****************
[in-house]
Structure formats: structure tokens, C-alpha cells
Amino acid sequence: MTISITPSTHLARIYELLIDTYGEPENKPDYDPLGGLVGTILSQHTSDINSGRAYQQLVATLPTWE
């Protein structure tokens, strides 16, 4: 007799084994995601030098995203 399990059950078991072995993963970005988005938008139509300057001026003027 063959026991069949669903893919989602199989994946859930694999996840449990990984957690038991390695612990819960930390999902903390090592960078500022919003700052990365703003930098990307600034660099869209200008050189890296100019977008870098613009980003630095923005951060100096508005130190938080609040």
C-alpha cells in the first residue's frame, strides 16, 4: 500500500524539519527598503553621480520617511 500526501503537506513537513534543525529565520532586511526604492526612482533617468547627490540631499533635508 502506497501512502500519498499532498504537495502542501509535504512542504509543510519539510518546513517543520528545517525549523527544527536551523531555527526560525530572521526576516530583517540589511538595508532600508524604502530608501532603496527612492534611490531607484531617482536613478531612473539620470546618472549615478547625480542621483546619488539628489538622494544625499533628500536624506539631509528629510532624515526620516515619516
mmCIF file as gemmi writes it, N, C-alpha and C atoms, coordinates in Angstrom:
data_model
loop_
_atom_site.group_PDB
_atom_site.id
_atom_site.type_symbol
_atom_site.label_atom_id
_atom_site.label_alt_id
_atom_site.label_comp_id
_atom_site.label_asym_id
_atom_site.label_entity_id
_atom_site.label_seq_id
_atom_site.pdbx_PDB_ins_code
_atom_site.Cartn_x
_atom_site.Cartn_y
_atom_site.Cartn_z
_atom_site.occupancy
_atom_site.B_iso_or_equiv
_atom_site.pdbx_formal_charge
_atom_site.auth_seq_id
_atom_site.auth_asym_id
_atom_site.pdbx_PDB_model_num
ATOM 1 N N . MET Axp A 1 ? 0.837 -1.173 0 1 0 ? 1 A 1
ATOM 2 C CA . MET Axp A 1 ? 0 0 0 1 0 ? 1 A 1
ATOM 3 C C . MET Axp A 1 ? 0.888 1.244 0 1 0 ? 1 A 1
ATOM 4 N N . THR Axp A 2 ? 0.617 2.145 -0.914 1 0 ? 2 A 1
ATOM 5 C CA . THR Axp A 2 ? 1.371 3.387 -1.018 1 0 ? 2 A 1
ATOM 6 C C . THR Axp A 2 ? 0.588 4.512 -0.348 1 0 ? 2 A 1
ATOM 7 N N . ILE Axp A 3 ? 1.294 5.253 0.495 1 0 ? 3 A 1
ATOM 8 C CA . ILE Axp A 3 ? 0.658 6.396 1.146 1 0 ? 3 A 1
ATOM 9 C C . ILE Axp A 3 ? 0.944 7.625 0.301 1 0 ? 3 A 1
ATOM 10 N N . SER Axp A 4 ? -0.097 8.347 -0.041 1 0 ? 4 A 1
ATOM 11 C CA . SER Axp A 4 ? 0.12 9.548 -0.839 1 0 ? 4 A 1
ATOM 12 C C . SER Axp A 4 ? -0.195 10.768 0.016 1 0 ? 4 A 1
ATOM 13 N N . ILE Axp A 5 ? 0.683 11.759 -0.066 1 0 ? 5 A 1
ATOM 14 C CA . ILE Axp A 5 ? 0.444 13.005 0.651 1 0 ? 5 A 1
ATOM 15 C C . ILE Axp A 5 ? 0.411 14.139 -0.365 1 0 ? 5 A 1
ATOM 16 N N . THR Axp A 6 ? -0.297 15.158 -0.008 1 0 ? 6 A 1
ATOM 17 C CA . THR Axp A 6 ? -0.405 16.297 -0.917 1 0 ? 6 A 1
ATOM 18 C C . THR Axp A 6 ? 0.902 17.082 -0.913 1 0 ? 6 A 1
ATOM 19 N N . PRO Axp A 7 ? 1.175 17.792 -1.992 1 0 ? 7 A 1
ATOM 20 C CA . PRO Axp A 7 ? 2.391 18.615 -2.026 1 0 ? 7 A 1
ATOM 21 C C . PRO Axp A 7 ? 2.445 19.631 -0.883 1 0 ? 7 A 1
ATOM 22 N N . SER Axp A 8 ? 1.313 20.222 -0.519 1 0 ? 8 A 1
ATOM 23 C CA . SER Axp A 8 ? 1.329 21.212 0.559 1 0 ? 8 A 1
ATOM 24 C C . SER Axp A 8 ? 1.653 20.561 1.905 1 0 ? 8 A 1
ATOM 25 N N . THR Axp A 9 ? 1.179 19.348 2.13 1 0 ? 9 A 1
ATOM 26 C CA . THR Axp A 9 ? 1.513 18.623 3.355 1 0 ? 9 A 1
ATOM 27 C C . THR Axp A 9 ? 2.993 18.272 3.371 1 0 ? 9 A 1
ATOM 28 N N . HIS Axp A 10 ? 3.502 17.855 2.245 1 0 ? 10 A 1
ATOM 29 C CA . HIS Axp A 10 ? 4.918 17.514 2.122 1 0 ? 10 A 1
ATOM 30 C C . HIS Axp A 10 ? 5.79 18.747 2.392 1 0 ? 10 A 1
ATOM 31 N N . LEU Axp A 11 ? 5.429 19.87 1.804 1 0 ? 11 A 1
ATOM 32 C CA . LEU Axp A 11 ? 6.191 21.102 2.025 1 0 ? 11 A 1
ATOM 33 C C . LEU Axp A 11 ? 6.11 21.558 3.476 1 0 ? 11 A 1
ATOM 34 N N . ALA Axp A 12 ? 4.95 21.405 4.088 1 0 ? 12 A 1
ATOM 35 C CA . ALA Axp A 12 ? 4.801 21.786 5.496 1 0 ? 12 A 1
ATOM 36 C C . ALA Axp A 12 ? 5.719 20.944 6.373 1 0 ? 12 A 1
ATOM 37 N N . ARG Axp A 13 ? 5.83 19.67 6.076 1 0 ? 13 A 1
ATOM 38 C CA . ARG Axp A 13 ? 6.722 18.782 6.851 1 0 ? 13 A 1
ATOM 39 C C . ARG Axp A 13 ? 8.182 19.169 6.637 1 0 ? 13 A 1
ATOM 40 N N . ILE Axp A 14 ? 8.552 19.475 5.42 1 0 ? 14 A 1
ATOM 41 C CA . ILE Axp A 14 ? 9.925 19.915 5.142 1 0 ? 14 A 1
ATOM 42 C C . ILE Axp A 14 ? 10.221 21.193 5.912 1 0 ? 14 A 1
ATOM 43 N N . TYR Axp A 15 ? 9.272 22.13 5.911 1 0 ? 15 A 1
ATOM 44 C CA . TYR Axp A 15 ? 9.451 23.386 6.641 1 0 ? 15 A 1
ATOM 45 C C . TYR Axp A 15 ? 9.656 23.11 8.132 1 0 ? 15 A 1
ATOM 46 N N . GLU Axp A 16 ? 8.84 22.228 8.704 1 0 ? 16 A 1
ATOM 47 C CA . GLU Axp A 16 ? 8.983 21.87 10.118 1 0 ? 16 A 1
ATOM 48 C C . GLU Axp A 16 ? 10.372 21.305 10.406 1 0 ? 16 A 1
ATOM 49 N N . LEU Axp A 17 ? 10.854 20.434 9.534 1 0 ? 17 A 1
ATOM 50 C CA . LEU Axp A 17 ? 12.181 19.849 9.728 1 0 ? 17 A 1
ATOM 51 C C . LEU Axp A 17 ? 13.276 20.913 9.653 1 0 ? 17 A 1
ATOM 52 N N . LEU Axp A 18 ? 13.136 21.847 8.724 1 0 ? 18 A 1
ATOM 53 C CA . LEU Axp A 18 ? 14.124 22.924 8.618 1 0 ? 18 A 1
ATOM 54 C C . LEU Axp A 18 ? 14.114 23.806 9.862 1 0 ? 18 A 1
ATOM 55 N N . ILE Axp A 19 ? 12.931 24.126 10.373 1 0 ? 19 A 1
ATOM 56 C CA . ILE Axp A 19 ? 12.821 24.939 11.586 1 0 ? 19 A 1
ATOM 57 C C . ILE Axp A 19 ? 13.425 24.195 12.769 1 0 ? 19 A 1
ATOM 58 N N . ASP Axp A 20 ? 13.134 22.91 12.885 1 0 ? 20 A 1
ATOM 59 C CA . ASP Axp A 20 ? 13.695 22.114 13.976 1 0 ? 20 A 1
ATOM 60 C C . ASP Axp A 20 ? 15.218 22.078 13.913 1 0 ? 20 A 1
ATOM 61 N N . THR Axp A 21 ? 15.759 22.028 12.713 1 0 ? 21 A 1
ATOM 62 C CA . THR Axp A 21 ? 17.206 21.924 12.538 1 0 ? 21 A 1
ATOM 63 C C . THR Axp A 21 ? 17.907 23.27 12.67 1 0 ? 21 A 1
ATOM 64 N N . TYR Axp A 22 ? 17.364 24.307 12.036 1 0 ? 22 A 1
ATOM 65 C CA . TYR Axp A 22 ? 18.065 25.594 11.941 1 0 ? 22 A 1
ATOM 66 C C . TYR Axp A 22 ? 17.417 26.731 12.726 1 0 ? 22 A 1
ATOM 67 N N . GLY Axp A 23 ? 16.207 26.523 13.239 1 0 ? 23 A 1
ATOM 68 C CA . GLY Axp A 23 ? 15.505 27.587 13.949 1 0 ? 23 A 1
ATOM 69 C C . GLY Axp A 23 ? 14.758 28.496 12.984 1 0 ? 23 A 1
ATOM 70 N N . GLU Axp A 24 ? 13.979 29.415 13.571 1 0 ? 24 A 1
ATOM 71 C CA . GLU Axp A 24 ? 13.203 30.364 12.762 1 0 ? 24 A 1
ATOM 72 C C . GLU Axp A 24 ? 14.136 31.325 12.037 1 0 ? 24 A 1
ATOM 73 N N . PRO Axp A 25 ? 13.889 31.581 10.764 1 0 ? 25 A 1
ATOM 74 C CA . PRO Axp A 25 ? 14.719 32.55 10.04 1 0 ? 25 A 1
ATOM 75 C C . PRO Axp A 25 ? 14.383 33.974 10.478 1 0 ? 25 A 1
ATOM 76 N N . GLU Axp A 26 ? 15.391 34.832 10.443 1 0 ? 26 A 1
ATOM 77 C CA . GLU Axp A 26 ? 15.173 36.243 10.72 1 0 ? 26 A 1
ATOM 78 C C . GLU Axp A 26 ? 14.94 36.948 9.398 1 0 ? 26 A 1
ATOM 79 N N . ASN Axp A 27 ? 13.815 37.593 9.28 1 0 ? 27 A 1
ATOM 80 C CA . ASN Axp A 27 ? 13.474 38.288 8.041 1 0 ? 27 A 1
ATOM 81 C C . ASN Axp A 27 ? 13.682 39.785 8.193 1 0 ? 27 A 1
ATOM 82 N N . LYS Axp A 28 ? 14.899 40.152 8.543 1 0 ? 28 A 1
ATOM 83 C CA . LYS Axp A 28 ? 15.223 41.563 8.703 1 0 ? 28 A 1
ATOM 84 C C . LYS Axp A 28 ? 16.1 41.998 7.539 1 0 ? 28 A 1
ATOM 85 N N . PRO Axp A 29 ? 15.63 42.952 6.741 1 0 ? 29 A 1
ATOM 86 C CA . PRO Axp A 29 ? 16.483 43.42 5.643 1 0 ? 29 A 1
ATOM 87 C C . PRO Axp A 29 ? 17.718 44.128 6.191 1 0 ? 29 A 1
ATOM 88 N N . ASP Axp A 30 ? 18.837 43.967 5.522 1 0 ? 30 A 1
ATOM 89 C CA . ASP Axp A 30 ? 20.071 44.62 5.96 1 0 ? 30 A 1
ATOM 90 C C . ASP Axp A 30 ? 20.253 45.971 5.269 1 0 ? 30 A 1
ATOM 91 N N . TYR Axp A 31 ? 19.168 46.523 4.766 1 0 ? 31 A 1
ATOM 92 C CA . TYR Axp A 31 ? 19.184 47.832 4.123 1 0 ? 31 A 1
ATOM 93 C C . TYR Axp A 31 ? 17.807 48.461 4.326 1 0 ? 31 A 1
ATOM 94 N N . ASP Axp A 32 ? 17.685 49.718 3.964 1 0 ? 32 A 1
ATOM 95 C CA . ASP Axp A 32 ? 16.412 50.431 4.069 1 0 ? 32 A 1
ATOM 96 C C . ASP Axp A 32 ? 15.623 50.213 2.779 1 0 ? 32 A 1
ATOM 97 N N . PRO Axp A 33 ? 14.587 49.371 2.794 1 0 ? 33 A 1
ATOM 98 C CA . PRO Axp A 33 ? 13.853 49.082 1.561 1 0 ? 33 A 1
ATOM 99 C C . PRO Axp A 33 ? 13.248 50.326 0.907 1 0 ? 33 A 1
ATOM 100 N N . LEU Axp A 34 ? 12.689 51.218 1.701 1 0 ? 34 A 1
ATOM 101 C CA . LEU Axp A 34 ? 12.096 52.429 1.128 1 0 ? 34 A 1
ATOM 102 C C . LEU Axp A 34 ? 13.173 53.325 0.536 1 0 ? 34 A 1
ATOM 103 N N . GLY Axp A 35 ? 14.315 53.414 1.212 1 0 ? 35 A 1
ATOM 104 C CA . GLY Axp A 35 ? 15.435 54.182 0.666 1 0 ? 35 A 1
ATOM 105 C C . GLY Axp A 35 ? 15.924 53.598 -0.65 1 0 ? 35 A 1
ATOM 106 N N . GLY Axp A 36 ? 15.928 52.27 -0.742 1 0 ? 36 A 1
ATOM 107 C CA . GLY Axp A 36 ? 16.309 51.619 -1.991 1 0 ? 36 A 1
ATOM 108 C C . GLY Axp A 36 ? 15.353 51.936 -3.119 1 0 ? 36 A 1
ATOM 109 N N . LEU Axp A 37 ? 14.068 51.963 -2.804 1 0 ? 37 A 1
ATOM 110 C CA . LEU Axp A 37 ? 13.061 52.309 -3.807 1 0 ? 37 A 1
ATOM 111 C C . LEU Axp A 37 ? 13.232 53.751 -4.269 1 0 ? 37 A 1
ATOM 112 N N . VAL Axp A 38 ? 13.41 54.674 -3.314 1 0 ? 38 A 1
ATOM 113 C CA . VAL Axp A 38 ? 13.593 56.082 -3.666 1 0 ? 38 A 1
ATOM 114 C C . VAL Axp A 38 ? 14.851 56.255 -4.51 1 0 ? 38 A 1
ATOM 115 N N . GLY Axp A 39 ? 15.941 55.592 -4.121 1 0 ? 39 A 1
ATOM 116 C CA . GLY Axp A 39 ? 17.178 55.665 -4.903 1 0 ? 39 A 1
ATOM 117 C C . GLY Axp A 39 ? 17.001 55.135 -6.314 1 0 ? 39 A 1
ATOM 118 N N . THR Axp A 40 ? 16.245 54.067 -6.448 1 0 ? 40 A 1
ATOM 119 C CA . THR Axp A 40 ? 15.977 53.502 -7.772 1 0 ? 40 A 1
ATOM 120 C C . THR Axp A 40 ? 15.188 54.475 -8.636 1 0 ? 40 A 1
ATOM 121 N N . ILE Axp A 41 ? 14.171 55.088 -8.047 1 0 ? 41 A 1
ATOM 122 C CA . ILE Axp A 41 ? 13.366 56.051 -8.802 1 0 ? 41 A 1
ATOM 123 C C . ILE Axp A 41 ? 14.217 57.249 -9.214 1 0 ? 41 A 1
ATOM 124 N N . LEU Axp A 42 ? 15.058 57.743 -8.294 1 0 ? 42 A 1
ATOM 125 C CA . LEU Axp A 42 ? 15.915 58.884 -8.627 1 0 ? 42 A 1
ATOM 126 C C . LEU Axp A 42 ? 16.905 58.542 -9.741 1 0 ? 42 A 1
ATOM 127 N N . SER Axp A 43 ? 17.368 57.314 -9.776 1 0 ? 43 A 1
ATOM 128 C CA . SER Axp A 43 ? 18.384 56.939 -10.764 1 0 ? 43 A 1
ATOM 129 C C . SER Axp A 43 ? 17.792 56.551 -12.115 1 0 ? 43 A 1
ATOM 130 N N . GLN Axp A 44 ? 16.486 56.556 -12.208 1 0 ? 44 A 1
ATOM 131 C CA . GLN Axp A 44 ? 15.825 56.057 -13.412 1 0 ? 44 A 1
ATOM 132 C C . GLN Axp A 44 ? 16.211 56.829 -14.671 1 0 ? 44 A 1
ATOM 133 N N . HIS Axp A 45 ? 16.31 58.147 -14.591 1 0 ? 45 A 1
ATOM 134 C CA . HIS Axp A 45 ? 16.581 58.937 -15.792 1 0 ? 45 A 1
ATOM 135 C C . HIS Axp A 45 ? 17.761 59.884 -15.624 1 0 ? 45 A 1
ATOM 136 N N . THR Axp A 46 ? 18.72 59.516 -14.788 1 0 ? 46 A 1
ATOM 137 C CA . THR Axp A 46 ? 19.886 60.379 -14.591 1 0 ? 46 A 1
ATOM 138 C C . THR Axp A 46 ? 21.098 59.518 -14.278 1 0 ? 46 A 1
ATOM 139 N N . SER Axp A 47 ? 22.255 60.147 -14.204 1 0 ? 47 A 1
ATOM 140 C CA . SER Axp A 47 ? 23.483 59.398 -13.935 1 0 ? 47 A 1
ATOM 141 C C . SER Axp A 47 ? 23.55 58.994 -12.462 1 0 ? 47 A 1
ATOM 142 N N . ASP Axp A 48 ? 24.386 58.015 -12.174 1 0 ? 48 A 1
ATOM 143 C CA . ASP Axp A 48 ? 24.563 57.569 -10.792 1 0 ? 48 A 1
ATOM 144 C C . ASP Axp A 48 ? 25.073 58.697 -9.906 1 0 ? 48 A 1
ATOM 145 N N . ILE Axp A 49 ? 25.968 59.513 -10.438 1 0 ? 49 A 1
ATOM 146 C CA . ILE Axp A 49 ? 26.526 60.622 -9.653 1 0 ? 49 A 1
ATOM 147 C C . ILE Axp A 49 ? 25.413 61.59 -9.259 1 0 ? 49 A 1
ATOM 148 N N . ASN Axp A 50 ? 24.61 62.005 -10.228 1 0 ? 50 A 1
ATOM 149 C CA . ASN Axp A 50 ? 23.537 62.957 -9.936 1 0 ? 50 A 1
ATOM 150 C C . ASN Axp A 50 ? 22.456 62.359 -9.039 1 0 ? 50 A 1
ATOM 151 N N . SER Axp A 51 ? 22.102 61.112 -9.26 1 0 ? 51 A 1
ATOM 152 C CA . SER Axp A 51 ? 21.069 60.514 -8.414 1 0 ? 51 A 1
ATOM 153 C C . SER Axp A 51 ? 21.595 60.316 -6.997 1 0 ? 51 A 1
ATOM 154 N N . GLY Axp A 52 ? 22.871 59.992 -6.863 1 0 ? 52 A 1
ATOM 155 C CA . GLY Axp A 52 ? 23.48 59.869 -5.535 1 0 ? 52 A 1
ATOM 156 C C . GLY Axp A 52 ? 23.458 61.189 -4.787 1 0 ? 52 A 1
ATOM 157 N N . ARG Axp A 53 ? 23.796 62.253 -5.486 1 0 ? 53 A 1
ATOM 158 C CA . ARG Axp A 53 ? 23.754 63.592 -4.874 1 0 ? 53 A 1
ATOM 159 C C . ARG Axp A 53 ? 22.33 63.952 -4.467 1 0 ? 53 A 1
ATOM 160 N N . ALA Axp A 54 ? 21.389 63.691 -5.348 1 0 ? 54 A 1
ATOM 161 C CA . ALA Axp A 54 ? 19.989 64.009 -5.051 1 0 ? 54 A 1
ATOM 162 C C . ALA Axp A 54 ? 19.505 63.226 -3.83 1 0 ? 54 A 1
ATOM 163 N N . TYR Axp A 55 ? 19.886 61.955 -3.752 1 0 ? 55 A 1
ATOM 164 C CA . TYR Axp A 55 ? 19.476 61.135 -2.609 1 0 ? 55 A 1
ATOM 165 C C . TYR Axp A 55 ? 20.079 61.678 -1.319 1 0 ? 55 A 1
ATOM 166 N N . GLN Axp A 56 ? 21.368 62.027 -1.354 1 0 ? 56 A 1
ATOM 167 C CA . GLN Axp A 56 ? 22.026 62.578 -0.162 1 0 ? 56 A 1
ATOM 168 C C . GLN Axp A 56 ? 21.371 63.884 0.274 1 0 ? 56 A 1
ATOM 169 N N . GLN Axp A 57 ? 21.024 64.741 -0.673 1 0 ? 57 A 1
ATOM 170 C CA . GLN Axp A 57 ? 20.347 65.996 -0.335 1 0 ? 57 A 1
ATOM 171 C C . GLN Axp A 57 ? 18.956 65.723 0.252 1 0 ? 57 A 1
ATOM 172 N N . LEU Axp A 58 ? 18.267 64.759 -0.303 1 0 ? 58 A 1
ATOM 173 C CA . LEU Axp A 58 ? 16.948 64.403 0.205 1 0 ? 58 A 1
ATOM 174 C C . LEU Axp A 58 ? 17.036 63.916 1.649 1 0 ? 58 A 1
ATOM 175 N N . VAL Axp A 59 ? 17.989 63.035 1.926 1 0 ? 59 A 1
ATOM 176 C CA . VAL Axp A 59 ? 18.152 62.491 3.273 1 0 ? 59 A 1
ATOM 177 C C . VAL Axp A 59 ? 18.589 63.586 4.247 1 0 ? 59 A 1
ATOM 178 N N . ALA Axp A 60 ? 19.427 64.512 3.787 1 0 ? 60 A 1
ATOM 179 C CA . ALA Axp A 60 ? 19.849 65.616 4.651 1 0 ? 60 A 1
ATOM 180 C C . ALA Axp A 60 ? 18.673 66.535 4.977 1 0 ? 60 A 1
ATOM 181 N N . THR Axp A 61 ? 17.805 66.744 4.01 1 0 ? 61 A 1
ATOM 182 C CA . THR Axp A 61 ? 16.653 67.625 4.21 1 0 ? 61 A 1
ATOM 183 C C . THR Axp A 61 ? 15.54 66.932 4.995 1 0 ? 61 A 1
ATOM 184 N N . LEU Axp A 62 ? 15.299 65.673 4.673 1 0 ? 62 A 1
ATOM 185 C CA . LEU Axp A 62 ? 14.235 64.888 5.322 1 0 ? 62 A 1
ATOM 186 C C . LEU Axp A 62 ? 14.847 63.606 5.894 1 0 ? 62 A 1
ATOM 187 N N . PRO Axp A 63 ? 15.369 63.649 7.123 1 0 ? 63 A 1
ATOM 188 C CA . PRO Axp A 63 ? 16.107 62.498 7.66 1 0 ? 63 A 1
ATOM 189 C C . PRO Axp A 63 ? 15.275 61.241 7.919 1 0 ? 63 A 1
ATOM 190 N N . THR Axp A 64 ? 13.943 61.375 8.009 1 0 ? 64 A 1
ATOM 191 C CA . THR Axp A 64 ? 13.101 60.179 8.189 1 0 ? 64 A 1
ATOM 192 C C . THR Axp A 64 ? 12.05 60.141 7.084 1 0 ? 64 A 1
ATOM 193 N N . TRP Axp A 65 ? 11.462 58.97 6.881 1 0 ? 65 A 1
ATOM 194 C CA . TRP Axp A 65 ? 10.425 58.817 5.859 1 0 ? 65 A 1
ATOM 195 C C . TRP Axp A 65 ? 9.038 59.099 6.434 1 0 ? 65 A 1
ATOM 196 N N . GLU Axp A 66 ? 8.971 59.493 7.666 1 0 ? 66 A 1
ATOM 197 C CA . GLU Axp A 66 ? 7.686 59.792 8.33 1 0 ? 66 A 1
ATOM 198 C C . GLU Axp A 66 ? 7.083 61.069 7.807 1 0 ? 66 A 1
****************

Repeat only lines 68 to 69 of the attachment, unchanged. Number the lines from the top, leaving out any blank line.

ATOM 41 C CA . ILE Axp A 14 ? 9.925 19.915 5.142 1 0 ? 14 A 1
ATOM 42 C C . ILE Axp A 14 ? 10.221 21.193 5.912 1 0 ? 14 A 1